Patrol Boats across the Pacific converge to help Vanuatu

Published on CAPT Jesse Platz (author), CAPT Jesse Platz (photographer)

Lieutenant Commander Semisi Tapueluelu stands on the deck of the Tongan Patrol Boat Voea Neiafu in Mala Wharf, Port Vila, Vanuatu.   (photo: CAPT Jessie Platz)
Lieutenant Commander Semisi Tapueluelu stands on the deck of the Tongan Patrol Boat Voea Neiafu in Mala Wharf, Port Vila, Vanuatu.

The international response to the crisis in Vanuatu has been nothing short of exemplary, with immediate contributions from countries like Australia, New Zealand, France, USA, UAE and South Korea.  

But now even more support has arrived from smaller nations like Fiji, Solomon Islands and Tonga.

Fiji has embedded a 12-man medical team in Tanna Island and a 30-man engineer element in Efate Province, while the Solomon Islands and Tonga have each sent a Pacific Patrol Boat to provide a niche capability in the wake of Tropical Cyclone Pam. 

Commander of the Tongan Patrol Boat Voea Neiafu, Lieutenant Commander Semisi Tapueluelu said his 21-man team will deliver humanitarian aid to locals in hard to reach places.

“The main tasks we are looking at are transportation of humanitarian relief to the outlying islands, particularly the ones that don’t have an airstrip or a wharf,” he said.

“Pacific Patrol Boats are so effective in missions like this because we can get close to the islands, we have more space to move, and we have local knowledge of the waters.”

Under the Defence Cooperation Program, Australia provided 22 Pacific Patrol Boats to 12 Pacific Island countries in the 1980s and 1990s.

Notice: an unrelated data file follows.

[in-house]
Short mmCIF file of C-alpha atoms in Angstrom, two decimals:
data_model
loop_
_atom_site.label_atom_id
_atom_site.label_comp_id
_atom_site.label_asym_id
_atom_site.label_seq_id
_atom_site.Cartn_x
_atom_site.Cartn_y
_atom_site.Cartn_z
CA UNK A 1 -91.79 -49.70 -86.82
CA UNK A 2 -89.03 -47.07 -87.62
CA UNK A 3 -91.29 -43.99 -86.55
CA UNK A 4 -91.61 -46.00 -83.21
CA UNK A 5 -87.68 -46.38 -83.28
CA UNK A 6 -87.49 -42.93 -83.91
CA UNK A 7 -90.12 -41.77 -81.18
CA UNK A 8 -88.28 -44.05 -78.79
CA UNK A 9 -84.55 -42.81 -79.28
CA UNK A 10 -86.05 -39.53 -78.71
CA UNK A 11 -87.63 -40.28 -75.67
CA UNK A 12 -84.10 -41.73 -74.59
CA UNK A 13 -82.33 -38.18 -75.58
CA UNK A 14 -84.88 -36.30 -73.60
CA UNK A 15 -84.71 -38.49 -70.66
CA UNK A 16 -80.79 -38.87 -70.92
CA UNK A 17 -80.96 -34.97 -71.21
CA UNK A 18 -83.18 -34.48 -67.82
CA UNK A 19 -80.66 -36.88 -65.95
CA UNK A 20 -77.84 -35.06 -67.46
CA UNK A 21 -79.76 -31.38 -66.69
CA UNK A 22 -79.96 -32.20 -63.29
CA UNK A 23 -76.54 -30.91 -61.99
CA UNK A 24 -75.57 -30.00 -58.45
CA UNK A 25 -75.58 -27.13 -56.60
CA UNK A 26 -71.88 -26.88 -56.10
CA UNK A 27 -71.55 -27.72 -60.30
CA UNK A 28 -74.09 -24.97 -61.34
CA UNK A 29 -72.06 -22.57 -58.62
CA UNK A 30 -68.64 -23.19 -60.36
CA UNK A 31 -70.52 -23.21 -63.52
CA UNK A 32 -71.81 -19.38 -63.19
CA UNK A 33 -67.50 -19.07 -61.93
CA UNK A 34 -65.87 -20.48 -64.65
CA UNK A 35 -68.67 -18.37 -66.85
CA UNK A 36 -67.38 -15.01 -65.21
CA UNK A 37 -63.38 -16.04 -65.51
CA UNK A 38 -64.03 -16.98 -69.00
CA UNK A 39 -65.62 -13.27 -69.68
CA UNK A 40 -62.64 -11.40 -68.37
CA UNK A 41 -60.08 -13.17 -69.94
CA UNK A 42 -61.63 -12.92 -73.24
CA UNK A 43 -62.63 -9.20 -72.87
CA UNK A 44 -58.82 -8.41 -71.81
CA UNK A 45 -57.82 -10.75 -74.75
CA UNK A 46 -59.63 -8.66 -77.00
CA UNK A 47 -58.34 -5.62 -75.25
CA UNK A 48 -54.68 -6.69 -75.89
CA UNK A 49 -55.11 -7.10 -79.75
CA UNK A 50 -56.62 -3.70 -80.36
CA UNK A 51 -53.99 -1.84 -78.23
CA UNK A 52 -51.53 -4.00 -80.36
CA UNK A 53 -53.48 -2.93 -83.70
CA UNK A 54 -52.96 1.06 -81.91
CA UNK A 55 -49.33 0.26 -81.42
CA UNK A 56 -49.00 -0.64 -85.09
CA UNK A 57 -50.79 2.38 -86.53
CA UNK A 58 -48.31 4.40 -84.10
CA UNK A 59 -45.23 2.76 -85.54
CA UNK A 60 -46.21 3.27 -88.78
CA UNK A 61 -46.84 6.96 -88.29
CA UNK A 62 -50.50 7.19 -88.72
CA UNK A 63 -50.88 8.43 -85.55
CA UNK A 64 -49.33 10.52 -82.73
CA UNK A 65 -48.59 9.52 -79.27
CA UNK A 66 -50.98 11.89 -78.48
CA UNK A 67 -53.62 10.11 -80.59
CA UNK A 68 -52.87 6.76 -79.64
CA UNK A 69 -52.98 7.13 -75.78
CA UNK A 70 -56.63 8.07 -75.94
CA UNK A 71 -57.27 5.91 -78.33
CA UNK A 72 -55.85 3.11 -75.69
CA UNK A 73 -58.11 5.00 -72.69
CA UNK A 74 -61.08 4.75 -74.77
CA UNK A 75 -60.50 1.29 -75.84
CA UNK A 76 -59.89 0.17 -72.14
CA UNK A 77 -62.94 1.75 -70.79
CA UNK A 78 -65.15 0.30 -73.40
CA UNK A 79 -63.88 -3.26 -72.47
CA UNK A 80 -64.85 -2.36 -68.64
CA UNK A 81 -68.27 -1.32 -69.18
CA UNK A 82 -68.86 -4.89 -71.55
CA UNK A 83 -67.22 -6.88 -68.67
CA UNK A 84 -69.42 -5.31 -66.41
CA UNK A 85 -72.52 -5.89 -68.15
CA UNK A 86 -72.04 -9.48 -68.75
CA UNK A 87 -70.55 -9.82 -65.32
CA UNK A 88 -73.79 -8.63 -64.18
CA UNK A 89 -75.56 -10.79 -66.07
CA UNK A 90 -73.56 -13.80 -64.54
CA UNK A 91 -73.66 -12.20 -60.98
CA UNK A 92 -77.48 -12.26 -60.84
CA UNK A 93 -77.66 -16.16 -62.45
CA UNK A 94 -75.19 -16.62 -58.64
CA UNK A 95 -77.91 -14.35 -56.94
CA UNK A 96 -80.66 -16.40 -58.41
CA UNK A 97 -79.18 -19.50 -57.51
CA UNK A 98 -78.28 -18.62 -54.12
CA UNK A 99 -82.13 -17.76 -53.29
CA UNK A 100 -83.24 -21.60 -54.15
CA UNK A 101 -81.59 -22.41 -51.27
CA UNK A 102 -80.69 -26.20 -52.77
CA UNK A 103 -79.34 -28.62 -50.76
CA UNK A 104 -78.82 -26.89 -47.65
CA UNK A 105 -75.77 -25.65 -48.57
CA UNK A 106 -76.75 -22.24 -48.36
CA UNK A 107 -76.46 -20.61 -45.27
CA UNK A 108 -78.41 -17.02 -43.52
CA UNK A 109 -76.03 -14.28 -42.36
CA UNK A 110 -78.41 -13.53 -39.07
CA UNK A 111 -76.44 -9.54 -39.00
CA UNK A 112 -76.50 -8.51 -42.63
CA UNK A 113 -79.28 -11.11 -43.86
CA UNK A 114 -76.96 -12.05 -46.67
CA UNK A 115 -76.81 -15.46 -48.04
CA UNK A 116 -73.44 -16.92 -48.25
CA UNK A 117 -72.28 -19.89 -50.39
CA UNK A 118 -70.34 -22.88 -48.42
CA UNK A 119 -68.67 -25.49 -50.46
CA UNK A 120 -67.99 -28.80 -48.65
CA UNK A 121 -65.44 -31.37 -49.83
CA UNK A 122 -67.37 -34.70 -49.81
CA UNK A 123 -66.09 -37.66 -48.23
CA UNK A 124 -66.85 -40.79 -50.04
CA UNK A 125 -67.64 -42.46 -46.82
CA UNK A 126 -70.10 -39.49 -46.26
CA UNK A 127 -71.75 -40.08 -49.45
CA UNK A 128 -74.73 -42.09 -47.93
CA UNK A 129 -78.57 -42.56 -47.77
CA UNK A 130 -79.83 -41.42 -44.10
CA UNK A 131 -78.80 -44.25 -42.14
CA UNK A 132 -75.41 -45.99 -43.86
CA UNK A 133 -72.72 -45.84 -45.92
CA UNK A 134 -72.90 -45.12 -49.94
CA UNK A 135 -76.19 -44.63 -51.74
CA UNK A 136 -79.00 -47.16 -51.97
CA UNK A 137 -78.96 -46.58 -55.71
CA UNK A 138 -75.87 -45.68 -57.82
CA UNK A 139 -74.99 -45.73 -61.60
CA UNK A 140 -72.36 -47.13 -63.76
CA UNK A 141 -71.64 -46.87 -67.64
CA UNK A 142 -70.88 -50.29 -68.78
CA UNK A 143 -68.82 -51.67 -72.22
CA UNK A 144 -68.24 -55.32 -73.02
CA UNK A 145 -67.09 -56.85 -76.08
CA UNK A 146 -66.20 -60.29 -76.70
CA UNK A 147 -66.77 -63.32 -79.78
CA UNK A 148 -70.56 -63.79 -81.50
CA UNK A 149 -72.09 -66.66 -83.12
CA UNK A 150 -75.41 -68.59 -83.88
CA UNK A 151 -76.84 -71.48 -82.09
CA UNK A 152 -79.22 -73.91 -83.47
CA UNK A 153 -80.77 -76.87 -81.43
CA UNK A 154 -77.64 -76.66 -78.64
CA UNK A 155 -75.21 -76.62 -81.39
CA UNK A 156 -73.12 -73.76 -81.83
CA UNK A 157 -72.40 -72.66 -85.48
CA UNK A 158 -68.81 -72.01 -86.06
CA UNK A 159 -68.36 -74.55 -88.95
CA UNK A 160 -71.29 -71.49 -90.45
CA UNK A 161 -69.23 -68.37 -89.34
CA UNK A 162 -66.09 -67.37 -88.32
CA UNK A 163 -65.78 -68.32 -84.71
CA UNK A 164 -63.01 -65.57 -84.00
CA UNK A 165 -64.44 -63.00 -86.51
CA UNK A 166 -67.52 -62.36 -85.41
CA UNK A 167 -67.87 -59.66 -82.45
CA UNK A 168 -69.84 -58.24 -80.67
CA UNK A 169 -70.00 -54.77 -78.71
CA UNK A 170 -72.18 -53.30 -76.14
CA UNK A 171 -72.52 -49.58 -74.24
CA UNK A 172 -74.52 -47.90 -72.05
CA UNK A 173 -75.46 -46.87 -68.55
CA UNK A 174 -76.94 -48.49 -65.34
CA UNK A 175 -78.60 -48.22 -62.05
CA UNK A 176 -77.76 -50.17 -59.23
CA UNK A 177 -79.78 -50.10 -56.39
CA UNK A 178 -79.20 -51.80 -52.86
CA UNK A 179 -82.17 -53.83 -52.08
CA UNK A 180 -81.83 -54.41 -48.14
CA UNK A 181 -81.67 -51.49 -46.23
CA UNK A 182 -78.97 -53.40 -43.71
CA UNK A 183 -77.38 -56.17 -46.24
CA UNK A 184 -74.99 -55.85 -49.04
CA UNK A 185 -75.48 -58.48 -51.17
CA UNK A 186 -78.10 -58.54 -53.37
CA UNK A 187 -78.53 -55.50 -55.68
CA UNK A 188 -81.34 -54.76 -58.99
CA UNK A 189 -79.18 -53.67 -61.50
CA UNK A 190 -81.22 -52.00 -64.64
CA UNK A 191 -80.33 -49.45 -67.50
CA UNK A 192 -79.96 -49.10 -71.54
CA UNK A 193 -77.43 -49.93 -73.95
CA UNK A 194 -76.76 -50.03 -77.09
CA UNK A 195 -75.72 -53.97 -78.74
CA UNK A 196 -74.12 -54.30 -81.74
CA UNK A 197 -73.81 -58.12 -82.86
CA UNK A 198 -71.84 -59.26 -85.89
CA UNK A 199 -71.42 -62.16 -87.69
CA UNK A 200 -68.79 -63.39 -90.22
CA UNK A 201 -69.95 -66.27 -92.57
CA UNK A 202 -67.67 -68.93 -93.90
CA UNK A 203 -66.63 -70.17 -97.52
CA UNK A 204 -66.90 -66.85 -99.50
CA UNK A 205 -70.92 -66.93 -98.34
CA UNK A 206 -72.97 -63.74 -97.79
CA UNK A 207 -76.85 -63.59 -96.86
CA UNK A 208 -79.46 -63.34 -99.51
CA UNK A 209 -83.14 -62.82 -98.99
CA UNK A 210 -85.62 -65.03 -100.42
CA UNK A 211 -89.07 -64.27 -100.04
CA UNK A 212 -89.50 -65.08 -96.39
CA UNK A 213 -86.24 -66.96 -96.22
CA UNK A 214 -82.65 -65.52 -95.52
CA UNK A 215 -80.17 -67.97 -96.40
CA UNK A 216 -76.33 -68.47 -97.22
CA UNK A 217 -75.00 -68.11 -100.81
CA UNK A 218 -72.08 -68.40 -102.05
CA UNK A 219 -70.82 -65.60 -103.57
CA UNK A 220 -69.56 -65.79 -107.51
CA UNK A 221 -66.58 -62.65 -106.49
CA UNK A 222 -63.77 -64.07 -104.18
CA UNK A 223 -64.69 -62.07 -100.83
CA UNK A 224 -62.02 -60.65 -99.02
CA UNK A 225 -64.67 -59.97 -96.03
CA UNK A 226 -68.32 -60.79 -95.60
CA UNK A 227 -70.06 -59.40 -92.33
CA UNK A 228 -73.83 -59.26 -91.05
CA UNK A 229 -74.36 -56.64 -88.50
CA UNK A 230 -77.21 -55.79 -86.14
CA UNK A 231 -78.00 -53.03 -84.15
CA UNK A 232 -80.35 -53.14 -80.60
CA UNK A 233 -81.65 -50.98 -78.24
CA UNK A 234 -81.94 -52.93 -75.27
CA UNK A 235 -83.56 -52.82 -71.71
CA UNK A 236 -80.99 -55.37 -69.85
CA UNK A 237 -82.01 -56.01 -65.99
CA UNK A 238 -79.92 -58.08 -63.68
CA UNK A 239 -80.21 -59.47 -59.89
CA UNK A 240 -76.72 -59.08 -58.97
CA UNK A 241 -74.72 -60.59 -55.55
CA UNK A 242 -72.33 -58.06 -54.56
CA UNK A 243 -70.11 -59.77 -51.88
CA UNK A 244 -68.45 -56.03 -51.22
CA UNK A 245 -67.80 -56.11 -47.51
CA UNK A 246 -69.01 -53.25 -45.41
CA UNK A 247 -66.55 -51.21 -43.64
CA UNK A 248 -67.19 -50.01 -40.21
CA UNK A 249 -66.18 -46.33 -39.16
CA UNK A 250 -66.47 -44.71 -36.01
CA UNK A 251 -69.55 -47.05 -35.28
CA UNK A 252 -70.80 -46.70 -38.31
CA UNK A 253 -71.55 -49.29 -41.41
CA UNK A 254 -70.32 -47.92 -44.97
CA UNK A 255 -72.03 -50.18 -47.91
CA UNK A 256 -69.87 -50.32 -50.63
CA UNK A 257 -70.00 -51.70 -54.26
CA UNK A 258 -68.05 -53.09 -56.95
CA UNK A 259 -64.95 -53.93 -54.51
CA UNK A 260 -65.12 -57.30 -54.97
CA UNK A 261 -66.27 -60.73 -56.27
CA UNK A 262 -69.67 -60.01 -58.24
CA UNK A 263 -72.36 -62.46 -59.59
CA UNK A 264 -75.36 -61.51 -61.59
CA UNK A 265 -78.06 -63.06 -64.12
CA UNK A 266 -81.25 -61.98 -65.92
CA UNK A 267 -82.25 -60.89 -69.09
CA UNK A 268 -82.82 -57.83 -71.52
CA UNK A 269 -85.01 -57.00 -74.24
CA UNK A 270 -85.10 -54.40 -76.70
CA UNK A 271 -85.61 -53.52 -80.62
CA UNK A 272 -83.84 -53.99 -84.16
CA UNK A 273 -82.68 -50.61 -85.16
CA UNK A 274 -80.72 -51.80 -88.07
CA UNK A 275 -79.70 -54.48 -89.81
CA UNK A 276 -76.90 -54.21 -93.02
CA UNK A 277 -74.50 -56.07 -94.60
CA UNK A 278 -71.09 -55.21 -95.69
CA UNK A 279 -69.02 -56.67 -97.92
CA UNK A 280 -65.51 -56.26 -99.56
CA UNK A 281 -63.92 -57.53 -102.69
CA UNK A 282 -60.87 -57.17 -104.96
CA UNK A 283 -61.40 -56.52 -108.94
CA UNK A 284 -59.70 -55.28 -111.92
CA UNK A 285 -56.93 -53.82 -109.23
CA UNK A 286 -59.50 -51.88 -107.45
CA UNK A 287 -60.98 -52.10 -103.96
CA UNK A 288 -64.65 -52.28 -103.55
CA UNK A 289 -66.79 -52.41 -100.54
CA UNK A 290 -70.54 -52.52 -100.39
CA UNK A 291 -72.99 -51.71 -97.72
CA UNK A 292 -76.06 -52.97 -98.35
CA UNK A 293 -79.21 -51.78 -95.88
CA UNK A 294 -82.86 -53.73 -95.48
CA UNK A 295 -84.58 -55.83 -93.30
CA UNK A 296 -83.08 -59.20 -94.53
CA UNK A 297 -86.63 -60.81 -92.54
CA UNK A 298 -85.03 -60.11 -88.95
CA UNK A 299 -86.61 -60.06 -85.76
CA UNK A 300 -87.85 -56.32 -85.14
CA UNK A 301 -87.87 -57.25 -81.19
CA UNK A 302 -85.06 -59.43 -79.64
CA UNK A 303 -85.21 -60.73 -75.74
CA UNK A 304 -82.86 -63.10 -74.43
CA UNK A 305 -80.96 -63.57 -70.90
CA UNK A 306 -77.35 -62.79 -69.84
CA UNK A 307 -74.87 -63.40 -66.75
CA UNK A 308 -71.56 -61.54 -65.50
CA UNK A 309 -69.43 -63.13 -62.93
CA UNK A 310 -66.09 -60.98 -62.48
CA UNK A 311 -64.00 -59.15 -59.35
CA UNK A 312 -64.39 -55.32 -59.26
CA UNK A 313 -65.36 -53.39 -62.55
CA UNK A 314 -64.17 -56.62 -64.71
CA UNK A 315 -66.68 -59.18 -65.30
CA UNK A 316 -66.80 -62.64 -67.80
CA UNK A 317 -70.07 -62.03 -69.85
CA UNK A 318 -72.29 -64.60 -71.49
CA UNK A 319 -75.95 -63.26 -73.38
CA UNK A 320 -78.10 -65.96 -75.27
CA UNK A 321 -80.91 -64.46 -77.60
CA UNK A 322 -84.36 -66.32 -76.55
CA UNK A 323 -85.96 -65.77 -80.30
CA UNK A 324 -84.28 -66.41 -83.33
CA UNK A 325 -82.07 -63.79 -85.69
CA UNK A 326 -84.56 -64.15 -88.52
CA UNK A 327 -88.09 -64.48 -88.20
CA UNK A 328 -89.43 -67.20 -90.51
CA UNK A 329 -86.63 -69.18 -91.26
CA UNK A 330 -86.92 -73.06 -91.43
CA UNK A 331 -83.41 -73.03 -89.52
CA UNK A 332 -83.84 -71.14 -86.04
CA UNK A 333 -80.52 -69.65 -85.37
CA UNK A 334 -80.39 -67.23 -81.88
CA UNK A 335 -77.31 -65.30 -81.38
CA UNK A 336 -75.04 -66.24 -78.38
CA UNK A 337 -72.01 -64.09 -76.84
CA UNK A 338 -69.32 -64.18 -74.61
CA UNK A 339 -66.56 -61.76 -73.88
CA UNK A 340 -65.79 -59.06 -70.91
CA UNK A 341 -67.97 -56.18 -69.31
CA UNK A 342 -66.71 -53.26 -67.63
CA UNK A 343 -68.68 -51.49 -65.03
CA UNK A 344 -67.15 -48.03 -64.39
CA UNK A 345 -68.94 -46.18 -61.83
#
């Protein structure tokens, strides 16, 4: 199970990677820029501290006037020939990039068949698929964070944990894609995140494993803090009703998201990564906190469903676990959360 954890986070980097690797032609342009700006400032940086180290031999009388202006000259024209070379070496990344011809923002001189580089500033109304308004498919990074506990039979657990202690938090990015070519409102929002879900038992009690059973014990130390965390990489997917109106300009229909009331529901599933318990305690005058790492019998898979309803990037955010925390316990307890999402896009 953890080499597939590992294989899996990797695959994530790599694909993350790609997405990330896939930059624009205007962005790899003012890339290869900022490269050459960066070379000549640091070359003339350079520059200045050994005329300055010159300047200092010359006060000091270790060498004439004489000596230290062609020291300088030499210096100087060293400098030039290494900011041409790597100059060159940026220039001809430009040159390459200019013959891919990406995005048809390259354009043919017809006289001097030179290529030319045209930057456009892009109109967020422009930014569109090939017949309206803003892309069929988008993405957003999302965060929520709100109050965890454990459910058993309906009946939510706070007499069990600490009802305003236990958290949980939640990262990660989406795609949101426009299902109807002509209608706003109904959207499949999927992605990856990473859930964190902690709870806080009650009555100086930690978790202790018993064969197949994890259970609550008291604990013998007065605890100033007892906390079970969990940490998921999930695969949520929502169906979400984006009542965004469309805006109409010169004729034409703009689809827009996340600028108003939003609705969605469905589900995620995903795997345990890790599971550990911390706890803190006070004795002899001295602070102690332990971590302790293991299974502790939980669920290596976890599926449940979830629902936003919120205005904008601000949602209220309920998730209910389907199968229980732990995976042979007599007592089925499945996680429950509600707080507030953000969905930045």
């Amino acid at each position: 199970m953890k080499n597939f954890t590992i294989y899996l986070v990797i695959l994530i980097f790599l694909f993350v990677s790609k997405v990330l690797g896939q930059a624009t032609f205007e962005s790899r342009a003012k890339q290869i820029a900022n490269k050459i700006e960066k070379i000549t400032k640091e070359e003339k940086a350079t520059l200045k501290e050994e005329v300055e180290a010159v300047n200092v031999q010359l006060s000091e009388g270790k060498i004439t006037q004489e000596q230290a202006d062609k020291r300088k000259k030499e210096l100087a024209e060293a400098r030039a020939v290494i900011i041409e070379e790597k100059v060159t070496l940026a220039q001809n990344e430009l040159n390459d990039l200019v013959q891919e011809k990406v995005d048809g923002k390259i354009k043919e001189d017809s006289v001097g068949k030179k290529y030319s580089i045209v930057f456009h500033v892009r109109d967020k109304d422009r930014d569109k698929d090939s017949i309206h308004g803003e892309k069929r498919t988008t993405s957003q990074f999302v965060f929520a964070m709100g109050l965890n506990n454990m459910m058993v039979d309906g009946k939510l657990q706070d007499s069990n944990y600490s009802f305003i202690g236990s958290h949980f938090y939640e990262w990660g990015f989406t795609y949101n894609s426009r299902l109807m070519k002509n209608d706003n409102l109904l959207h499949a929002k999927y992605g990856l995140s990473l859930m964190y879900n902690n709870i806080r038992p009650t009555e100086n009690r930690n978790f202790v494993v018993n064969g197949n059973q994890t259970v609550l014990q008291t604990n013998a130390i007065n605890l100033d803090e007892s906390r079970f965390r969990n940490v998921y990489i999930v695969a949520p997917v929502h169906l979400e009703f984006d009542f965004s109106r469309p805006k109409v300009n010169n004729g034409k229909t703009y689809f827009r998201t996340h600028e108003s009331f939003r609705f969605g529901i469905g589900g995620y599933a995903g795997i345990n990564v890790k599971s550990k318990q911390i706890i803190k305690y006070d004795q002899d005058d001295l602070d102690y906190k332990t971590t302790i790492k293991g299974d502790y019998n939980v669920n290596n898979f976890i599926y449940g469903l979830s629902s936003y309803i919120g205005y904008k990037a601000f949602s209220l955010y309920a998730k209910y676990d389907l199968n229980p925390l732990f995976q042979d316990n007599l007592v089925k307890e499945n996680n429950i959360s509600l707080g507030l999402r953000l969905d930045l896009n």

The boats are now owned by the Pacific Island countries, but the Australian Department of Defence continues to provide ongoing maintenance and logistic support for the boats and training for crews in Australia and within the region. 

Lieutenant Commander Tapueluelu has experienced the full effect of the program; he joined the Tongan Navy in 1995 and completed several training courses at the Australian Maritime College in Tasmania and is a graduate of the Australian Command and Staff College.  

“I am so proud to be here, it’s an opportunity to work with Australia again and of course New Zealand, the French, the Solomon Islands and the Fijians; it’s really good to get everyone to work together during an incident like this, we are very lucky to be invited,” Lieutenant Commander Tapueluelu said.  

“The more we work together, the more that we get to understand our friends and their roles, it will be easy to play our part and add to the overall effort.”

Solomon Islands Patrol Boat Auki is currently in the Shepherd Islands delivering crop seeds and planting material, as well as transferring women, children, the elderly and the disabled back to Port Vila until their homes have been reconstructed.  

The Tongan Voea Neiafu began tasking on 28 March.

“It will absolutely be a special moment for me and my team; we in the Pacific have experienced natural disasters for so many years now,” Lieutenant Commander Tapueluelu said.  

“Standing there with no one to turn to and then seeing all this help right in front of you, we are so proud of ourselves because saving one life is so important, and when they need it, we are there.”